It appears as if 2017 might be another 1968. Recent traumatic hurricanes seem to reflect the country’s human turmoil.

After the polarizing Obama presidency and the contested election of Donald Trump, the country is once again split in two.

But this time the divide is far deeper, both ideologically and geographically — with the two liberal coasts pitted against red-state America in between.

[…]

The smears “racist,” “fascist,” “white privilege” and “Nazi” — like “commie” of the 1950s — are so overused as to become meaningless. There is now less free speech on campus than during the McCarthy era of the early 1950s.

No news in any of that is there? It’s simply our daily diet.

As was the case in 1968, the world abroad is also falling apart.

The European Union, model of the future, is unraveling. The EU has been paralyzed by the exit of Great Britain, the divide between Spain and Catalonia, the bankruptcy of Mediterranean nation members, insidious terrorist attacks in major European cities and the onslaught of millions of immigrants — mostly young, male and Muslim — from the war-torn Middle East. Germany is once again becoming imperious, but this time insidiously by means other than arms.

[…]

If we remember in 1968 the UK was starting to slip into that malaise that became known as ‘The British Disease’ and the cure didn’t come until Maggie Thatcher took charge just before Ronald Reagan cured the Carter malaise.

And we watch as Mrs May turns the UK’s best chance since Mrs Thatcher to again become a wealthy country, thanks to the voters who voted for Brexit, changes her title to Prime Ditherer, as she proves a less capable leader than -Barack Obama, perhaps. Sad to see. There are plenty of people in Britain who know how to win in these circumstances, but like our own GOPe the Conservatives hide in their bubble, out of fear of the people, or change, or Political Correctness, or something, and so fumble their chance, and are likely to ruin the country by turning it over to Corbyn. Taking the title of Venezuela North from Chicago in the process.

Is the problem too much democracy, as the volatile and fickle mob runs roughshod over establishment experts and experienced bureaucrats? Or is the crisis too little democracy, as populists strive to dethrone a scandal-plagued, anti-democratic, incompetent and overrated entrenched elite?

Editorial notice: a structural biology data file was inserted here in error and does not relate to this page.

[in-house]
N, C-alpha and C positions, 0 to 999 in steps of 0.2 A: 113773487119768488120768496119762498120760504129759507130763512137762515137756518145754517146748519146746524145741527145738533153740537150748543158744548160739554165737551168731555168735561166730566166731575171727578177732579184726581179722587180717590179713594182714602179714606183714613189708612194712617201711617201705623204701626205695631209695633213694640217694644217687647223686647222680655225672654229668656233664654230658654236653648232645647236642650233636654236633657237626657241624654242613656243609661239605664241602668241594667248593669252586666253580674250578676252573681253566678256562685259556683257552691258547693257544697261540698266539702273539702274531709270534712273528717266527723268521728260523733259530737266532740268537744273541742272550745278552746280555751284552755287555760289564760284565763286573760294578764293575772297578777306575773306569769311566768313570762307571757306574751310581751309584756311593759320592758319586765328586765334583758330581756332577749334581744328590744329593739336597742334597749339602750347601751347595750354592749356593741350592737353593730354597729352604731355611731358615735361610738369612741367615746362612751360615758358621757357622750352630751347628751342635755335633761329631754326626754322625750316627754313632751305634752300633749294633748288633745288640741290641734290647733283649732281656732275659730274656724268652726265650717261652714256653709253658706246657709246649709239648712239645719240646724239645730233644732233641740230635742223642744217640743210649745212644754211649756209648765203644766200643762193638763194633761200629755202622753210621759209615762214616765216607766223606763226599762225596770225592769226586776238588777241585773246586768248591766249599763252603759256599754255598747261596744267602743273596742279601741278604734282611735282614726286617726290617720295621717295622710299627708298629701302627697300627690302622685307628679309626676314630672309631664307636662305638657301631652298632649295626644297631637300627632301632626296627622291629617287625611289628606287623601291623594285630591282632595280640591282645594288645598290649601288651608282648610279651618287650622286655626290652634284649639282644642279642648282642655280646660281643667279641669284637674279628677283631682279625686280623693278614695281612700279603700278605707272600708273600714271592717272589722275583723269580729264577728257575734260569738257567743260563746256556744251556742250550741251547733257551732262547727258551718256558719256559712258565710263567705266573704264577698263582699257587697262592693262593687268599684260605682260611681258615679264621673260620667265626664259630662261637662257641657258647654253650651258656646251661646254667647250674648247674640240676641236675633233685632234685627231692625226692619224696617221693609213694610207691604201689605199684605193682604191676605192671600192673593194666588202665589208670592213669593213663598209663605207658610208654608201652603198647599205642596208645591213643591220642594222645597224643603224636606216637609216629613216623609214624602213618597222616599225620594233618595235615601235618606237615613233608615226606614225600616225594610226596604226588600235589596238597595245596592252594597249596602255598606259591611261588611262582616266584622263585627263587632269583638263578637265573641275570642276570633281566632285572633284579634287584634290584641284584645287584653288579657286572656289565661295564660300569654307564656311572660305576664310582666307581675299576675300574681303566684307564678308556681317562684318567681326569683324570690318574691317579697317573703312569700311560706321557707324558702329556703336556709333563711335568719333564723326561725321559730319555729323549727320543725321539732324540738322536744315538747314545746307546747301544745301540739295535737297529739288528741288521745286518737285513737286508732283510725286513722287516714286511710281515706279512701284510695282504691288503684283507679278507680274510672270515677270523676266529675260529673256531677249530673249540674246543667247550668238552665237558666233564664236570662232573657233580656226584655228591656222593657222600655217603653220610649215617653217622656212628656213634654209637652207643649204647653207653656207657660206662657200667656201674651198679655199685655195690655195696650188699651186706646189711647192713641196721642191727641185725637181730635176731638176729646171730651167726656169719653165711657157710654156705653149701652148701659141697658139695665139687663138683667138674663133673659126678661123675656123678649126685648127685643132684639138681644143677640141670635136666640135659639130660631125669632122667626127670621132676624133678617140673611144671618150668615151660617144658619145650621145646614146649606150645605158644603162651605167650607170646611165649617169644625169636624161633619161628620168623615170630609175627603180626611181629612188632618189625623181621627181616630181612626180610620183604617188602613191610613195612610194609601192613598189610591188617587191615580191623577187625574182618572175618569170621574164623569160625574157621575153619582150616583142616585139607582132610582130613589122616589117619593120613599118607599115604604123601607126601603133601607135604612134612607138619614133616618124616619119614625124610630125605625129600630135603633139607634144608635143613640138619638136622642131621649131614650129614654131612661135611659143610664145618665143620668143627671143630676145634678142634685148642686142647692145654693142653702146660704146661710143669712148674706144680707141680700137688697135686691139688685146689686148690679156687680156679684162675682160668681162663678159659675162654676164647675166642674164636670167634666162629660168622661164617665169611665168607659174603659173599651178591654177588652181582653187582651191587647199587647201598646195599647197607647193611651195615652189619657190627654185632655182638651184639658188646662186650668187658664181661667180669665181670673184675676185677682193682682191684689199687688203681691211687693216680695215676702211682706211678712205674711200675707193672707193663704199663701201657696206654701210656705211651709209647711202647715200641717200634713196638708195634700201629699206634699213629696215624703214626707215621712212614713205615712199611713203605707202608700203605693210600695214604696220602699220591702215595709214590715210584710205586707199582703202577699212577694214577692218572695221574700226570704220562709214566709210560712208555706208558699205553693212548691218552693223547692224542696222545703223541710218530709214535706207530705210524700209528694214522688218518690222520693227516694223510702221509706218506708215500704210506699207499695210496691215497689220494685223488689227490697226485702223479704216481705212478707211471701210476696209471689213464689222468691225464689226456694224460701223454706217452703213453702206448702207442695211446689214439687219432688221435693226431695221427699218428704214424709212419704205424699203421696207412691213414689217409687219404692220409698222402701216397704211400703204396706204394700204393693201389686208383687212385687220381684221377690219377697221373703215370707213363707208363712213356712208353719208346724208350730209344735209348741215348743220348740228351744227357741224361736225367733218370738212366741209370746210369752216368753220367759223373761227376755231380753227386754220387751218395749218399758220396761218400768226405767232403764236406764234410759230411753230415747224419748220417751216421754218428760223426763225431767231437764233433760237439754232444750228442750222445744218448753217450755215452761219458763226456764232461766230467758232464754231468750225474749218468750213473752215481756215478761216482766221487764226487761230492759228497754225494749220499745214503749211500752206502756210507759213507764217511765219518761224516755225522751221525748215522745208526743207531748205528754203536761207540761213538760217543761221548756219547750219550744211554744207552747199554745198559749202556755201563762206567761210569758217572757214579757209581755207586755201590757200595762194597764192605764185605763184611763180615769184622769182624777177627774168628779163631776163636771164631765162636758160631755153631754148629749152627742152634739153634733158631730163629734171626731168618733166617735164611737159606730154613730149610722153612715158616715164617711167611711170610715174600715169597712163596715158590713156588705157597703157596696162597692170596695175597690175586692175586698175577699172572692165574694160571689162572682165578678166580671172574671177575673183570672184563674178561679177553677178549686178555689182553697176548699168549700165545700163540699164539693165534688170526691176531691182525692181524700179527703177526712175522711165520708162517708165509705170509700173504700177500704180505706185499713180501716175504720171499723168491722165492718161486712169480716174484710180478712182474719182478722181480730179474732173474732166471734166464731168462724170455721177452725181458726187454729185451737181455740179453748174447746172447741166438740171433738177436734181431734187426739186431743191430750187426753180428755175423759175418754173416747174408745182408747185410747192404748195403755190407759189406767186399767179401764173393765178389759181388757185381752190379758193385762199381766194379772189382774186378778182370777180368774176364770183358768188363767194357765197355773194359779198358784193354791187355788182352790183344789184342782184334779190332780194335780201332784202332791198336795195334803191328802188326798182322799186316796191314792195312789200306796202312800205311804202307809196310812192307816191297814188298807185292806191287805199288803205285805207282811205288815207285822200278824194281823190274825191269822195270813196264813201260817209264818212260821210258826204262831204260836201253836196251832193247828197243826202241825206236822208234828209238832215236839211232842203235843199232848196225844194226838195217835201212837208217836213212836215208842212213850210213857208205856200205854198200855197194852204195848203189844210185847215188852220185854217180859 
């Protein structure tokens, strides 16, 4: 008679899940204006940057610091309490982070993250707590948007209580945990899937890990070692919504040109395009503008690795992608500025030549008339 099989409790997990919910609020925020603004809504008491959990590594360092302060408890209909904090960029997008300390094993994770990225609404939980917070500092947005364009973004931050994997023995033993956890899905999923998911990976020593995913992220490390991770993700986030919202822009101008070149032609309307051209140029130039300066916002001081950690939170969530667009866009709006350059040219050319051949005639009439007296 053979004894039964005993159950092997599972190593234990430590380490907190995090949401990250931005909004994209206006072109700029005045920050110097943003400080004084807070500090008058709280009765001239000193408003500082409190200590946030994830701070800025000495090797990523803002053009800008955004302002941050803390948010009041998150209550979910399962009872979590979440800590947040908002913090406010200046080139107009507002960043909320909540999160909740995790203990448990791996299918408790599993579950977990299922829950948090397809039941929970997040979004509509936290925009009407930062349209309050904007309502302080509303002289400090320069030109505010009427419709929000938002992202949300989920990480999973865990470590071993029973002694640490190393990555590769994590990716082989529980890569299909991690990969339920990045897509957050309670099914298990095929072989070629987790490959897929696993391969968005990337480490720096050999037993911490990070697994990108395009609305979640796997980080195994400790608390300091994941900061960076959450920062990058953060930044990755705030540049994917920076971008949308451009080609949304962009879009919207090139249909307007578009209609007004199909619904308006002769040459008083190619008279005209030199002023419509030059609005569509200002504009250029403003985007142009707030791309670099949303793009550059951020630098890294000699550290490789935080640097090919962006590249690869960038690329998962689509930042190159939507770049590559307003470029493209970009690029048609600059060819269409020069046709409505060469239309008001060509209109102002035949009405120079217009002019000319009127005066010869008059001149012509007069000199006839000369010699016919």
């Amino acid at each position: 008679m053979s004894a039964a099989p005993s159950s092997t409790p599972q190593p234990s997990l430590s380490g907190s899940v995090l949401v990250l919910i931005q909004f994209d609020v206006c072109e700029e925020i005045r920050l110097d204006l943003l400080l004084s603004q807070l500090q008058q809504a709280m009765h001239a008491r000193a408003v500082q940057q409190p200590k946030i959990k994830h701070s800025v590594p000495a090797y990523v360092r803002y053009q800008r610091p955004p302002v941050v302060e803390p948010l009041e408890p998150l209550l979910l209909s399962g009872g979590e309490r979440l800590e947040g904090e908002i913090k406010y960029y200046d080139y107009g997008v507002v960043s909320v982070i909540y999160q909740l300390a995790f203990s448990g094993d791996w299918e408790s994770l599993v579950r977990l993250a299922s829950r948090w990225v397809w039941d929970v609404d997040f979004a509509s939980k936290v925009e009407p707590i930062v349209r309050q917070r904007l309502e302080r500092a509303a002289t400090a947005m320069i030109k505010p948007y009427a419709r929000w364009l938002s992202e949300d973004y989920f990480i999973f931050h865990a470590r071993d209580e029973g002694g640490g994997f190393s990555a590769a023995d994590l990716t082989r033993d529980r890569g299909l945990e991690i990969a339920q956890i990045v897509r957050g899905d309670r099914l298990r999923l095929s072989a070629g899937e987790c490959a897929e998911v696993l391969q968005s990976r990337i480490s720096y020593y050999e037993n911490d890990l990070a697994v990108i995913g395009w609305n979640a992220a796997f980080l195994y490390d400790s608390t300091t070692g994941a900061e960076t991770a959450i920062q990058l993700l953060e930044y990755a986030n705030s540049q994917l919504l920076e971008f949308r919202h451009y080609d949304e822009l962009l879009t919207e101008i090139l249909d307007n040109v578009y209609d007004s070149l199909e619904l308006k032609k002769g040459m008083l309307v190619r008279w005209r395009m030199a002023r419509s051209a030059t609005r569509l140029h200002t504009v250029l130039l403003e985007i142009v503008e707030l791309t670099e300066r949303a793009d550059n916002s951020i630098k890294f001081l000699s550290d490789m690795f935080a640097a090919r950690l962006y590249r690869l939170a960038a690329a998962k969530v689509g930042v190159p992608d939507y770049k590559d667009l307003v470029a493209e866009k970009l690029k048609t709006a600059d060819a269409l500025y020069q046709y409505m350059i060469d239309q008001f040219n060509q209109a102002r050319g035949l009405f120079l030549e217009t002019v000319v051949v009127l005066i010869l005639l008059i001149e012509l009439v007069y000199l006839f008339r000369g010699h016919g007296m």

Neither traditional political party has any answers.

Democrats are being overwhelmed by the identity politics and socialism of progressives. Republicans are torn asunder between upstart populist nationalists and the calcified establishment status quo.

And again showing the wisdom of the founders, we now see Steve Bannon gearing up to challenge every GOP Congresscritter (save Ted Cruz) in next years Republican primaries. He won’t win them all, I predict. But I also predict he’ll win enough to put the fear of the electorate back into the Republicans. Of course, if they were as smart as they think they are, 2016 would have done that.

Yet for all the social instability and media hysteria, life in the United States quietly seems to be getting better.

The economy is growing. Unemployment and inflation remain low. The stock market and middle-class incomes are up.

Business and consumer confidence are high. Corporate profits are up. Energy production has expanded. The border with Mexico is being enforced.

Is the instability less a symptom that America is falling apart and more a sign that the loud conventional wisdom of the past — about the benefits of a globalized economy, the insignificance of national borders and the importance of identity politics — is drawing to a close, along with the careers of those who profited from it?

In the past, any crisis that did not destroy the United States ended up making it stronger. But for now, the fight grows over which is more toxic — the chronic statist malady that was eating away the country, or the new populist medicine deemed necessary to cure it.